Densho eNews - March

From the Director: Tom Ikeda

This week I am watching with concern the congressional hearing that Representative Peter King (R-NY) is holding about the growing number of radical Muslims in the United States. There is nothing wrong about Representative King wanting to protect our country, but what I am concerned about are the prospects of fear and misinformation coming from these proceedings. I fear politicians are trying to win votes by playing the dangerous game of bashing Muslims and using scare tactics.

I say this because during WWII this happened with Japanese Americans. During WWII, the FBI and the Office of Naval Intelligence looked into rumor after rumor about sabotage and spying and came to the conclusion that a mass removal of Japanese Americans from the west coast was not needed. But the recommendations from the intelligence committee were not heeded because of the fear and ignorance caused by inflammatory statements from the media and by politicians holding investigative hearings. (See below for article by Professor Eric Muller.)

I, along with other Japanese Americans are not comfortable watching a public official playing the politics of division at the potential risk of hurting many people. Feel free to drop me a line at [email protected] and let me know what you think.

Featured Article

Representative King's Investigation and the Ghost of Hearings Past by Professor Eric Muller

This month's featured article comes from Professor Eric Muller of the University of North Carolina Law School who takes a look back at a congressional hearing investigating sabotage amongst Japanese Americans.

>> Read the article

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Archive Spotlight

Hiroshi Terry Terakawa: Wartime Experiences in Salt Lake City

Recently Densho conducted a series of interviews in partnership with the Japanese American Museum of San Jose. One of the gentlemen interviewed was Hiroshi Terry Terakawa, who was living in Salt Lake City, Utah. In this clip, he describes the protection he and other Japanese Americans received from the local Mormon police force.

>> View the interview excerpt
>> Register for the free Densho Digital Archive

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Densho News

Nominate a "Story Less Told" to be Preserved

Documenting the richness and diversity of the Japanese American experience is a priority at Densho. We have collected over 500 interviews, with stories from all 10 WRA camps, (e.g., Manzanar, Tule Lake, Poston, etc.), most of the assembly centers, and some of the Department of Justice camps, (e.g., Santa Fe, Bismarck, and Crystal City.) We plan on adding another 100 interviews in the next 15 months and we are especially interested in finding and preserving "stories less told" of the wartime Japanese American experience.

For example, looking for less common stories has recently led us to documenting fascinating stories of the Nisei in Japan during the war. There were thousands of Nisei who were living in Japan during the war. We've interviewed some who talked about being viewed with suspicion because of their American connections, with local police tracking their movements. And there were others we interviewed who talked about being enlisted into the Japanese military effort, for example, translators, a Kamikaze pilot, weapons factory workers, and an infantry soldier. We also heard from a Nisei who described his horror of being in Hiroshima during the atomic bomb blast. We are looking for more "stories less told" of the Japanese American experience during World War II. If you know of good interview subjects, please fill out and send in a nomination form.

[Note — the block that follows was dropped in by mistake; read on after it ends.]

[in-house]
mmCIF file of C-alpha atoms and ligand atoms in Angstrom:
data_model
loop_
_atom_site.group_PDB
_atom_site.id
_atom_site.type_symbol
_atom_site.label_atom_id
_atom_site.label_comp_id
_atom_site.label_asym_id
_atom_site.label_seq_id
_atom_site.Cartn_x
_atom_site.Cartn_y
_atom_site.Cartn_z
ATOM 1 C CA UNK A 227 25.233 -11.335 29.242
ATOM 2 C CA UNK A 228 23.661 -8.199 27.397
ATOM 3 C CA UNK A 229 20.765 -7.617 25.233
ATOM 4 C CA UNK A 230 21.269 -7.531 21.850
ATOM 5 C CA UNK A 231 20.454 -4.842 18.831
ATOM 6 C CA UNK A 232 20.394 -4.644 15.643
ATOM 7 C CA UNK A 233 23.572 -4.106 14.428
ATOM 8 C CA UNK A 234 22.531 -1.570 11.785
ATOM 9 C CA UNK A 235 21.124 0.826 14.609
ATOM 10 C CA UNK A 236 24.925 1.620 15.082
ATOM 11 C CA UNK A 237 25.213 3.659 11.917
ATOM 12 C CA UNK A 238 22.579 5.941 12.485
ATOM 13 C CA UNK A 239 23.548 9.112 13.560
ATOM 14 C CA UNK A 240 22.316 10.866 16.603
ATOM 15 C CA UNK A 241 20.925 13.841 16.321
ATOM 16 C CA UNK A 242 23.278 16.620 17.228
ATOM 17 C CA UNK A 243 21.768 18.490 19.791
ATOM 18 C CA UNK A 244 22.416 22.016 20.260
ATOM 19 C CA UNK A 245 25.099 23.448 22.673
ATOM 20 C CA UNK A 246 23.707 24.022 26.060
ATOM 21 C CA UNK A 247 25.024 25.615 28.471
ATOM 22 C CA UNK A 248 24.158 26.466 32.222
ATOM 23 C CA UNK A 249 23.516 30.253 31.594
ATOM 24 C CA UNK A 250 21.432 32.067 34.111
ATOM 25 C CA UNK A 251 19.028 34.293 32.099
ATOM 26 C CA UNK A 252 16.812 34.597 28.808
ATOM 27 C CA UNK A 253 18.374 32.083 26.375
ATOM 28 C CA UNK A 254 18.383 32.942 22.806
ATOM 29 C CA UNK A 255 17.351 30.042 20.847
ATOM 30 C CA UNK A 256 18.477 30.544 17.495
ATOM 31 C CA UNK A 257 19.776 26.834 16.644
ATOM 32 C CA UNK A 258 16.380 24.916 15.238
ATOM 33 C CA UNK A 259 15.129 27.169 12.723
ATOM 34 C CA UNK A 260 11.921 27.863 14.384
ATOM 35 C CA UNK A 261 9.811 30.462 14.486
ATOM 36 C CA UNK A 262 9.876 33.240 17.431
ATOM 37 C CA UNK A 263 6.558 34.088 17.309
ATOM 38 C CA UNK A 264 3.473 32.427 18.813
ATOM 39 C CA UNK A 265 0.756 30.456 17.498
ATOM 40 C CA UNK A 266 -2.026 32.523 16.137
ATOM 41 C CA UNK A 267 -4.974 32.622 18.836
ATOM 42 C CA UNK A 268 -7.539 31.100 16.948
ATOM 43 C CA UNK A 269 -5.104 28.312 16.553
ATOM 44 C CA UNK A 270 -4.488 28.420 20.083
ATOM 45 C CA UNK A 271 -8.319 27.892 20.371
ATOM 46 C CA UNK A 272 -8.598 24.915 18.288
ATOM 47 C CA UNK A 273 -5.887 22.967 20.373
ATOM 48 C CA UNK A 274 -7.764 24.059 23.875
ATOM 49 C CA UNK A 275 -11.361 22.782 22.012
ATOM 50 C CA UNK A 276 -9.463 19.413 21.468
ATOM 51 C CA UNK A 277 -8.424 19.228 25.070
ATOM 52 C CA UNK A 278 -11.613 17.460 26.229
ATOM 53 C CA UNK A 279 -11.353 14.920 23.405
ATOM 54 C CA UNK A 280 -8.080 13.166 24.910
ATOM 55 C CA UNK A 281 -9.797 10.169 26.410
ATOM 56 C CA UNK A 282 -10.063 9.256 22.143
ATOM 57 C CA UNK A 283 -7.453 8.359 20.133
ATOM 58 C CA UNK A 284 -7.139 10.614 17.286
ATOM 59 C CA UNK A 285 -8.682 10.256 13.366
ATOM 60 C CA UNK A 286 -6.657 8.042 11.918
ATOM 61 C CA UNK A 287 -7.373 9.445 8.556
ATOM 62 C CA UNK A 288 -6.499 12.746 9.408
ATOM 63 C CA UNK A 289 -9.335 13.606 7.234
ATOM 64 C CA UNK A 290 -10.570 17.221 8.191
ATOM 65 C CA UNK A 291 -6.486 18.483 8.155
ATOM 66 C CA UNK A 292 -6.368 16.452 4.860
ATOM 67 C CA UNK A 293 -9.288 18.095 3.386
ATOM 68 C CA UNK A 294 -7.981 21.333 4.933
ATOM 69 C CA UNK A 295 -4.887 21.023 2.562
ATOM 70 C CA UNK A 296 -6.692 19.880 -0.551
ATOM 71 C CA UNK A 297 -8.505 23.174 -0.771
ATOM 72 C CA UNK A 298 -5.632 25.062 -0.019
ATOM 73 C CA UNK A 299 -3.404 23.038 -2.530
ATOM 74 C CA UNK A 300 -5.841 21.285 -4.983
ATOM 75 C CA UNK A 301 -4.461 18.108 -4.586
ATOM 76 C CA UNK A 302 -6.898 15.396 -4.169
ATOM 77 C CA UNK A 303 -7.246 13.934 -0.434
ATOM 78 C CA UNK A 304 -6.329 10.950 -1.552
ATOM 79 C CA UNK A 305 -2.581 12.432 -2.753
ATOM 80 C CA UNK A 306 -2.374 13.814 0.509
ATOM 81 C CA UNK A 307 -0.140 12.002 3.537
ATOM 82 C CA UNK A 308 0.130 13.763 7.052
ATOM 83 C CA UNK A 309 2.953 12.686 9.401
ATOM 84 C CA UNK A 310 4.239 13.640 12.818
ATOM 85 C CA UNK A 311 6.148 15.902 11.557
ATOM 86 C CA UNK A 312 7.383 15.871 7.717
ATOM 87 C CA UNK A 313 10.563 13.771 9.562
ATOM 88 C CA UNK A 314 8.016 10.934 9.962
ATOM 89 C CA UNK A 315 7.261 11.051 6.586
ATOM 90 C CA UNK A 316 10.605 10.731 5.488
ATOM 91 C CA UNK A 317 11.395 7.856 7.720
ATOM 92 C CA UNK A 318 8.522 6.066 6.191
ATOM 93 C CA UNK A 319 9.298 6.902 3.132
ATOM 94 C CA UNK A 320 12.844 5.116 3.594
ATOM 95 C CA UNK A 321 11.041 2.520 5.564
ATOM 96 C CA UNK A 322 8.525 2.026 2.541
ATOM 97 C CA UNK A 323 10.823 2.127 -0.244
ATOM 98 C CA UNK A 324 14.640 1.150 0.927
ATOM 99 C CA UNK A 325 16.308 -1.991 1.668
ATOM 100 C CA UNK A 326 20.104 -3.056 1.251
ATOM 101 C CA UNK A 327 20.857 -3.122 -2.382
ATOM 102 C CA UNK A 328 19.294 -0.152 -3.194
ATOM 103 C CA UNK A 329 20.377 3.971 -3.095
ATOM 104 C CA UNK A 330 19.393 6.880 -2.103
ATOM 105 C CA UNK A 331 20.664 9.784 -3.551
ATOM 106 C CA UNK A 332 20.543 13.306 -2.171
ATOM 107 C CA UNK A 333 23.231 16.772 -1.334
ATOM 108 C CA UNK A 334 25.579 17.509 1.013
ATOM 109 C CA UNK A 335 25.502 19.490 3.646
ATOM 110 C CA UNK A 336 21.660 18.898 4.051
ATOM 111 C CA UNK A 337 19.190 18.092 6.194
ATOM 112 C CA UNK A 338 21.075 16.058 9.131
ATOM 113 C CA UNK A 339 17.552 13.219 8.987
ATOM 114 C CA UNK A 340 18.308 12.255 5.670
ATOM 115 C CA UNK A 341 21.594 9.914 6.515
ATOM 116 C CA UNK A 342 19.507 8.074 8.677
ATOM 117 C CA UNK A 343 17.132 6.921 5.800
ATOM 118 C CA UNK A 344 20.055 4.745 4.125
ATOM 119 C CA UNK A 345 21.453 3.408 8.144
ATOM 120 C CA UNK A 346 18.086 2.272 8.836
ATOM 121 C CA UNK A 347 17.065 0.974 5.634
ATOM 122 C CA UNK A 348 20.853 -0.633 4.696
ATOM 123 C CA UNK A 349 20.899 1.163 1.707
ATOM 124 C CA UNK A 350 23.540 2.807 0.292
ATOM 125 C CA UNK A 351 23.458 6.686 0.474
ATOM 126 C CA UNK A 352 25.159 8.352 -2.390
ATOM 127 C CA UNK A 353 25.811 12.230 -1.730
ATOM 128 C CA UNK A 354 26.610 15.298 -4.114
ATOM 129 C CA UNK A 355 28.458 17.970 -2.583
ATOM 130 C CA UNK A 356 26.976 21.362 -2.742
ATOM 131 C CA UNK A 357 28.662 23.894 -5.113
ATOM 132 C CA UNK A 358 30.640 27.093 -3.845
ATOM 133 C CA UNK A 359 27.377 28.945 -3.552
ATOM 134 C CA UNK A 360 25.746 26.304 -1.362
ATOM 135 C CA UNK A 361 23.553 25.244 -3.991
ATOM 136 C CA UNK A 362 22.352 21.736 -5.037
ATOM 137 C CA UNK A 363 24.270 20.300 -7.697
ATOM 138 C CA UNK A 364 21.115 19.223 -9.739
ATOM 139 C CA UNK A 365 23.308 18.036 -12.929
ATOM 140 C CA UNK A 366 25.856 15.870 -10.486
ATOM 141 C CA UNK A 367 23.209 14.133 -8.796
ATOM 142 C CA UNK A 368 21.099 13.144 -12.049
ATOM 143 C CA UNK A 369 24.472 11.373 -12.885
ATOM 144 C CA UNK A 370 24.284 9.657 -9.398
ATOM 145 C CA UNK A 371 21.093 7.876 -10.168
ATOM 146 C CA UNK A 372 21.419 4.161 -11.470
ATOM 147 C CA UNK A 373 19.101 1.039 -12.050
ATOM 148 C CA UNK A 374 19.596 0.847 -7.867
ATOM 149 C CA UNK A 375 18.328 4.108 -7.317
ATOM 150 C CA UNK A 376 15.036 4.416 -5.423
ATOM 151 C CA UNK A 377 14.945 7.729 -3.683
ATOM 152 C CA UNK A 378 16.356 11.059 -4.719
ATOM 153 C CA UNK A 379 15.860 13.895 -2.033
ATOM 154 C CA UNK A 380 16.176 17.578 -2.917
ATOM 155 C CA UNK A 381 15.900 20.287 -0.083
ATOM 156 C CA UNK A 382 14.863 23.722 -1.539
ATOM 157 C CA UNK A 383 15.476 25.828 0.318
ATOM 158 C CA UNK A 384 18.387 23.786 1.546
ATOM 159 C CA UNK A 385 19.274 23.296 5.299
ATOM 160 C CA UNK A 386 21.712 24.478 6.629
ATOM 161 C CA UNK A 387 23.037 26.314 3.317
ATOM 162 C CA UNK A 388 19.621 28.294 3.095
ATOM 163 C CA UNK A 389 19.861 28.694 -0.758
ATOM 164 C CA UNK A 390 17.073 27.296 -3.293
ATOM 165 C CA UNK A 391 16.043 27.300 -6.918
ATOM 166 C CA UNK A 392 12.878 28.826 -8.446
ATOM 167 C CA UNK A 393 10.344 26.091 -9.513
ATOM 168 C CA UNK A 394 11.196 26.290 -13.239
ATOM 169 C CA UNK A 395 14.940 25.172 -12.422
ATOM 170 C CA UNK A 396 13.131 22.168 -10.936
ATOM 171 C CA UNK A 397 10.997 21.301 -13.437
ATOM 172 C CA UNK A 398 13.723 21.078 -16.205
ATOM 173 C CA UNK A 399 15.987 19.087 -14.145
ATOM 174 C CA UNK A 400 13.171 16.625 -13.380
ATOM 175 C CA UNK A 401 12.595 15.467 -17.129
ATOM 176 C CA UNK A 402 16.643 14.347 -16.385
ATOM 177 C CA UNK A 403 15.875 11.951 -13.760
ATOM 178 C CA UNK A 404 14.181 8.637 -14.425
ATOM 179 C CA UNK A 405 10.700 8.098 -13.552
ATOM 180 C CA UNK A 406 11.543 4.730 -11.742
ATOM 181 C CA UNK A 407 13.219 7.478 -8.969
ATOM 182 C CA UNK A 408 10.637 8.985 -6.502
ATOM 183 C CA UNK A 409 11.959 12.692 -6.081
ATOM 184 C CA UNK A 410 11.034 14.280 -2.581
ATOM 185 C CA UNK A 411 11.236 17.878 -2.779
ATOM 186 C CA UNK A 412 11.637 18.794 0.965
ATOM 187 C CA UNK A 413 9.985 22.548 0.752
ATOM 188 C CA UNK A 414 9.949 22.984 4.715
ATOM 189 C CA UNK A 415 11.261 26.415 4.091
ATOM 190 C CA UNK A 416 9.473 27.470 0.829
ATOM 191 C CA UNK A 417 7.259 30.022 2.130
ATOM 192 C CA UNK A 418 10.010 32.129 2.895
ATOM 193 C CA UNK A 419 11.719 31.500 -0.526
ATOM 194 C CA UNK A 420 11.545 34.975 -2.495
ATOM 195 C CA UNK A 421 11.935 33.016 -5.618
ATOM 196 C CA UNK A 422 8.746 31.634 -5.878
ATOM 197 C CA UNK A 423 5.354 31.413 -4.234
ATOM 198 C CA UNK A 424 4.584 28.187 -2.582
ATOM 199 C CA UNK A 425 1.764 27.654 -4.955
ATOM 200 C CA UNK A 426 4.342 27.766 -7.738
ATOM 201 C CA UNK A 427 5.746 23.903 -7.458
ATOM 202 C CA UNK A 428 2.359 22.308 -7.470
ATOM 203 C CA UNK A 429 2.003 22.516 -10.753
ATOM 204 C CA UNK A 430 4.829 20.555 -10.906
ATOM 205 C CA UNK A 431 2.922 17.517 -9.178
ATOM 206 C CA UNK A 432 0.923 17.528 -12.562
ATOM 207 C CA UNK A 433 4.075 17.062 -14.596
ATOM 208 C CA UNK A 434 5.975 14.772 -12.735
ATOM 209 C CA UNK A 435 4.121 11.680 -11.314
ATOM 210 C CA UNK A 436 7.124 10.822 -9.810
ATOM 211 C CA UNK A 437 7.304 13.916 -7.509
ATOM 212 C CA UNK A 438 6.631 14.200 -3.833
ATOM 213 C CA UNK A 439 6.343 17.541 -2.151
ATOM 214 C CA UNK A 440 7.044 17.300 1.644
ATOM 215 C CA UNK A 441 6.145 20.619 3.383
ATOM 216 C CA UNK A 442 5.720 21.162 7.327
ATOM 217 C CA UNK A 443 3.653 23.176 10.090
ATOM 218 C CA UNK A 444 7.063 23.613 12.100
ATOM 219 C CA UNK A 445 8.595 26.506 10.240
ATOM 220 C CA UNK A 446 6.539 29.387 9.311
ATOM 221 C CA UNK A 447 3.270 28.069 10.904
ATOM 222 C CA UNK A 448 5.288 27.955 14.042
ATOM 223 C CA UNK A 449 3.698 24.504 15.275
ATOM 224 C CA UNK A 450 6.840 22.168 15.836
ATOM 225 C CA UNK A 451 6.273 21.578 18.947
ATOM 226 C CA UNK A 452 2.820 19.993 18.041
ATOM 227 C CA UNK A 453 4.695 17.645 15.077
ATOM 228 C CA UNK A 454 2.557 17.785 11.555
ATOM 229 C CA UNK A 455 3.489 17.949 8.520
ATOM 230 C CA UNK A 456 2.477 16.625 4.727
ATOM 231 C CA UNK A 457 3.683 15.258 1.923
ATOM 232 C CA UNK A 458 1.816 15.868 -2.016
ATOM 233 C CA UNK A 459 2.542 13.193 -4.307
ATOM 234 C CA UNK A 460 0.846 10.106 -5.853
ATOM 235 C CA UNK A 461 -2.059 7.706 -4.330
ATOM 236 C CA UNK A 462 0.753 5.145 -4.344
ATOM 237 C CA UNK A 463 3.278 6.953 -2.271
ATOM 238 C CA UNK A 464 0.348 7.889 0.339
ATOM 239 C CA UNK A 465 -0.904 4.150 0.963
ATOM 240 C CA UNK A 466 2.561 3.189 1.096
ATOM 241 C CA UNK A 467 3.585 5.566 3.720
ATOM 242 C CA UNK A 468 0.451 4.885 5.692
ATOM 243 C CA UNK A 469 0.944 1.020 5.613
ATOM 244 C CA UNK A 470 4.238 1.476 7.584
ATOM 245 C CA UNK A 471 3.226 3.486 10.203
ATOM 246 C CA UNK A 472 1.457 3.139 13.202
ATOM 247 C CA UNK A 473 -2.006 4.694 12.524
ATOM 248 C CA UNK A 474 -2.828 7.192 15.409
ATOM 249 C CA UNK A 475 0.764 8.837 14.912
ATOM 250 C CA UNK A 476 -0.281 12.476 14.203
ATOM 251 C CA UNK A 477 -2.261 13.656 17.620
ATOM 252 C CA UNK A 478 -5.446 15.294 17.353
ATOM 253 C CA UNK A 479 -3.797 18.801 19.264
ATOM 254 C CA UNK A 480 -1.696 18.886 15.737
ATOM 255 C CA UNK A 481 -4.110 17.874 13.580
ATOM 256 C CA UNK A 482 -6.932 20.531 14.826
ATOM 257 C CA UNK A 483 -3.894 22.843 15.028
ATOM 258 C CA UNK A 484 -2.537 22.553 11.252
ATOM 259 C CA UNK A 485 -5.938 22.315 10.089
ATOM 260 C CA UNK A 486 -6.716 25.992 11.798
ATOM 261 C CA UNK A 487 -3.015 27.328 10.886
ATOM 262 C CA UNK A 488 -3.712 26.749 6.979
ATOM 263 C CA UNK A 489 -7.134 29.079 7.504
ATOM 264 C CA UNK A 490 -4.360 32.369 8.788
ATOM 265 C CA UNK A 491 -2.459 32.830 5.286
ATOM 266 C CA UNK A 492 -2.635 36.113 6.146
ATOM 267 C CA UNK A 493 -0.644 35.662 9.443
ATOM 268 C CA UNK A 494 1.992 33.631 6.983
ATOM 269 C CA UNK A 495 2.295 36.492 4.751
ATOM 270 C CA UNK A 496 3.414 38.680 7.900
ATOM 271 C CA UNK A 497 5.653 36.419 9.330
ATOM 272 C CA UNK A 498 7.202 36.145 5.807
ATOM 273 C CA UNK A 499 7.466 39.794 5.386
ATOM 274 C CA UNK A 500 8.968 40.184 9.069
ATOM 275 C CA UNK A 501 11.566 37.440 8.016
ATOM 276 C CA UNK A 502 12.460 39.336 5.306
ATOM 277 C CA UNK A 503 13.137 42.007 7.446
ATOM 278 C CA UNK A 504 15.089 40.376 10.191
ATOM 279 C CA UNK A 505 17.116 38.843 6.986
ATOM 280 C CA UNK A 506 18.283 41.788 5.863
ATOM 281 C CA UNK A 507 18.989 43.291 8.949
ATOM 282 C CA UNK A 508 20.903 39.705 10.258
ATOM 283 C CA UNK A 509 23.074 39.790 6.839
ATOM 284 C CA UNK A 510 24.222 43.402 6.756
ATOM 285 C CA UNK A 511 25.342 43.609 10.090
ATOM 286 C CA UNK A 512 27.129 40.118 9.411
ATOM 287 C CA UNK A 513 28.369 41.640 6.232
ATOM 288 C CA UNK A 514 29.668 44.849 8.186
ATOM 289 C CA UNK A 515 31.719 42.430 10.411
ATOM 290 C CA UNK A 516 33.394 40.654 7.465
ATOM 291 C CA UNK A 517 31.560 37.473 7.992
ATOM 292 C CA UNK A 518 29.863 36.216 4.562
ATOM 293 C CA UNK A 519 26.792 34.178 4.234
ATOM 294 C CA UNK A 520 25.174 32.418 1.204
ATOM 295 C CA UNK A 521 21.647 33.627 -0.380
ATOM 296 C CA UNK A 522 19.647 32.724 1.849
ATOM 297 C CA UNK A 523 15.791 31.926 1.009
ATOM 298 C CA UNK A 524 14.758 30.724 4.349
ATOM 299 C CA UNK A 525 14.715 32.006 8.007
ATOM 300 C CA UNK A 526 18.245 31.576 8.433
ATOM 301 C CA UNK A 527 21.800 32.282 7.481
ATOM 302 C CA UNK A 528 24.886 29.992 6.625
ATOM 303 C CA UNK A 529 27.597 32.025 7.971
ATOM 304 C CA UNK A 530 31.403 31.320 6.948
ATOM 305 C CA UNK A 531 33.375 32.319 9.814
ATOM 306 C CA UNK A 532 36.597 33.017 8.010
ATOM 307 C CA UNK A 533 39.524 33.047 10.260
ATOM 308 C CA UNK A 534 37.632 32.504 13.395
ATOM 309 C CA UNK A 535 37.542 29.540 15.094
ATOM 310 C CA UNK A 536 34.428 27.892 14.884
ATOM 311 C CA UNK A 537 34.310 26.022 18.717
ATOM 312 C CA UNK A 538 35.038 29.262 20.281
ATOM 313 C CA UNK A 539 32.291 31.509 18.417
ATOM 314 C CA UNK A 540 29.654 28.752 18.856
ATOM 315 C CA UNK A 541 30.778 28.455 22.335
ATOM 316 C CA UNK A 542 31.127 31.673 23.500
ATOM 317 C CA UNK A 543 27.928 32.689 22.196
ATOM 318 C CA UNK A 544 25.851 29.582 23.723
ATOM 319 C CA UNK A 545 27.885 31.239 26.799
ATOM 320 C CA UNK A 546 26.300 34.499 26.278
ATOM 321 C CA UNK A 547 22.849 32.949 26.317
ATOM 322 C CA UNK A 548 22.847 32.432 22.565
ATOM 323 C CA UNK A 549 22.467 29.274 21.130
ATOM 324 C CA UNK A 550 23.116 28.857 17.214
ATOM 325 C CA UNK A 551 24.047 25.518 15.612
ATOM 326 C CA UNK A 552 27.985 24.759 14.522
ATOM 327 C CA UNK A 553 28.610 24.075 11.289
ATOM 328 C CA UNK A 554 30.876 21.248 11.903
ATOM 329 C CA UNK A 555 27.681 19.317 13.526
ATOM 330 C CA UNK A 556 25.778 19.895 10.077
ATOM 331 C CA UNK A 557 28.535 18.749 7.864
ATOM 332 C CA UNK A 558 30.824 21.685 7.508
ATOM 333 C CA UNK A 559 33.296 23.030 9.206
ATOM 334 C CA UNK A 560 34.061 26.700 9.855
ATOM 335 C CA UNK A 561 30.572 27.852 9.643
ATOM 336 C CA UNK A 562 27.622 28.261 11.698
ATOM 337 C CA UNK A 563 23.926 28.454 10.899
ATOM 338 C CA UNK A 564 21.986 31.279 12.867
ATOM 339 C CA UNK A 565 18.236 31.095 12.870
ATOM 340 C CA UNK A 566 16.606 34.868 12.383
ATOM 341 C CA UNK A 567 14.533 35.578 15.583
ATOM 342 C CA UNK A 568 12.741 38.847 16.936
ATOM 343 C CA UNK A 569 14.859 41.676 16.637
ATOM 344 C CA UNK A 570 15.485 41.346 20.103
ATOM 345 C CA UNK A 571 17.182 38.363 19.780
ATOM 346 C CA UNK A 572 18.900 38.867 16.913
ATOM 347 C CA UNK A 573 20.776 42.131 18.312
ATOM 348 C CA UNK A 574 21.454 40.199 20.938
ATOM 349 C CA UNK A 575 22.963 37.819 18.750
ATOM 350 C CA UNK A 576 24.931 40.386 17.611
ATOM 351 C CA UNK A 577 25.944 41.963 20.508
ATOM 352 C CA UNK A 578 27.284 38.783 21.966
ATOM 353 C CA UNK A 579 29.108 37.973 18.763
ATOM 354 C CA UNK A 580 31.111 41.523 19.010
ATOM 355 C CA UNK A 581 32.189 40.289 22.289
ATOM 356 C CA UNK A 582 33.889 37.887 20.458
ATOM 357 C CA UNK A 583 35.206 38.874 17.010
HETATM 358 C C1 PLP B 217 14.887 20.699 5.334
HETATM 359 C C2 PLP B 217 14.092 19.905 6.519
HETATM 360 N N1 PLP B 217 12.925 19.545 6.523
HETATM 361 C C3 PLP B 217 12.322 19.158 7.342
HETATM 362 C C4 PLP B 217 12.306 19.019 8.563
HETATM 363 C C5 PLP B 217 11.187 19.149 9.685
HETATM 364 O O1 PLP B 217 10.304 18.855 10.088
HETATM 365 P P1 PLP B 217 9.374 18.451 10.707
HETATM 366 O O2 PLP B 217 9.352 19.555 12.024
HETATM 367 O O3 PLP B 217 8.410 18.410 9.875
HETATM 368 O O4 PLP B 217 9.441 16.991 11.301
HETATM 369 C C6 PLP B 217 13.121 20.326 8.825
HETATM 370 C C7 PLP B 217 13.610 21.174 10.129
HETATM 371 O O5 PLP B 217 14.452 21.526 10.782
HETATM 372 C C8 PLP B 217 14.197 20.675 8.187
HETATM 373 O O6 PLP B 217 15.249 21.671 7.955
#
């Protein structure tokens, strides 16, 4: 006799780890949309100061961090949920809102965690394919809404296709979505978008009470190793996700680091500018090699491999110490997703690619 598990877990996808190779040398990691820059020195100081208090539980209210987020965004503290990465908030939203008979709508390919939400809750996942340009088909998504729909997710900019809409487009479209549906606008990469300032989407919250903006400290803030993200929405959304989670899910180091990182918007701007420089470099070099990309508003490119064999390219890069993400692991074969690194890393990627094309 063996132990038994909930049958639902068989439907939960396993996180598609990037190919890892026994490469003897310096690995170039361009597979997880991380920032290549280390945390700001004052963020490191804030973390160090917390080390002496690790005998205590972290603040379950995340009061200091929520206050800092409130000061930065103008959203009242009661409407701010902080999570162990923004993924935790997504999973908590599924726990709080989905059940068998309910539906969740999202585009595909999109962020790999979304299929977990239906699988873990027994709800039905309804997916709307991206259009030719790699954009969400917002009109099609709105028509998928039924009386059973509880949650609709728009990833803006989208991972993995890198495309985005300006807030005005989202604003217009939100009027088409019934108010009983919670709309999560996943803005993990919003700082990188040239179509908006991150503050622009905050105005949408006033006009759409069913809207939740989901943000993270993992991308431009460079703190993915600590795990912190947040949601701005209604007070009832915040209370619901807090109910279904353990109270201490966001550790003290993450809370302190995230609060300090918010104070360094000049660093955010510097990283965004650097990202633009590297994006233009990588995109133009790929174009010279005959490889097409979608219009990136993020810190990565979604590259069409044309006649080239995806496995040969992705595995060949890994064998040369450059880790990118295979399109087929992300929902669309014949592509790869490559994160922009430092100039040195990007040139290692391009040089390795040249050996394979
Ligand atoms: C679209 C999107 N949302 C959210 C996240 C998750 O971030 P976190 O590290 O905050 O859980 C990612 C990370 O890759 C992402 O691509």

>> Fill out the interview nomination form

National News and Events

Honouliuli Gulch Pilgrimage on Oahu

Last month Densho joined over 200 others for the Honouliuli Day of Remembrance Pilgrimage on February 27th. The pilgrimage visited something rarely seen, a largely undisturbed internment camp on Oahu that was used to hold Japanese immigrants and Japanese Americans during World War II. Over 100 features of the camp have been identified making the site a strong candidate for preservation. The National Park Service is currently soliciting comments about the future of this site.

>> For more information

2011 Minidoka Pilgrimage

Registration is now available for the 2011 Minidoka Pilgrimage on Thursday-Sunday, June 30 - July 3, 2011. The 2011 Pilgrimage includes participation in the symposium on Civil Liberties in Wartime at the College of Southern Idaho, a guided tour of the Minidoka Internment National Monument by National Park Service staff, and a BBQ dinner hosted by a local rancher with entertainment and speakers.

>> For more information

Grand Opening of the Heart Mountain Interpretive Learning Center

Registration is now being accepted for the three days of activities, including the Pilgrimage Dinner and All-Camp Get-Together, Dedication Ceremony, tours, mountain hike, and a Gala Banquet which are all part of the Grand Opening of the Heart Mountain Interpretive Learning Center Aug. 19, 20, and 21. Registration deadline is June 20.

>> For more information

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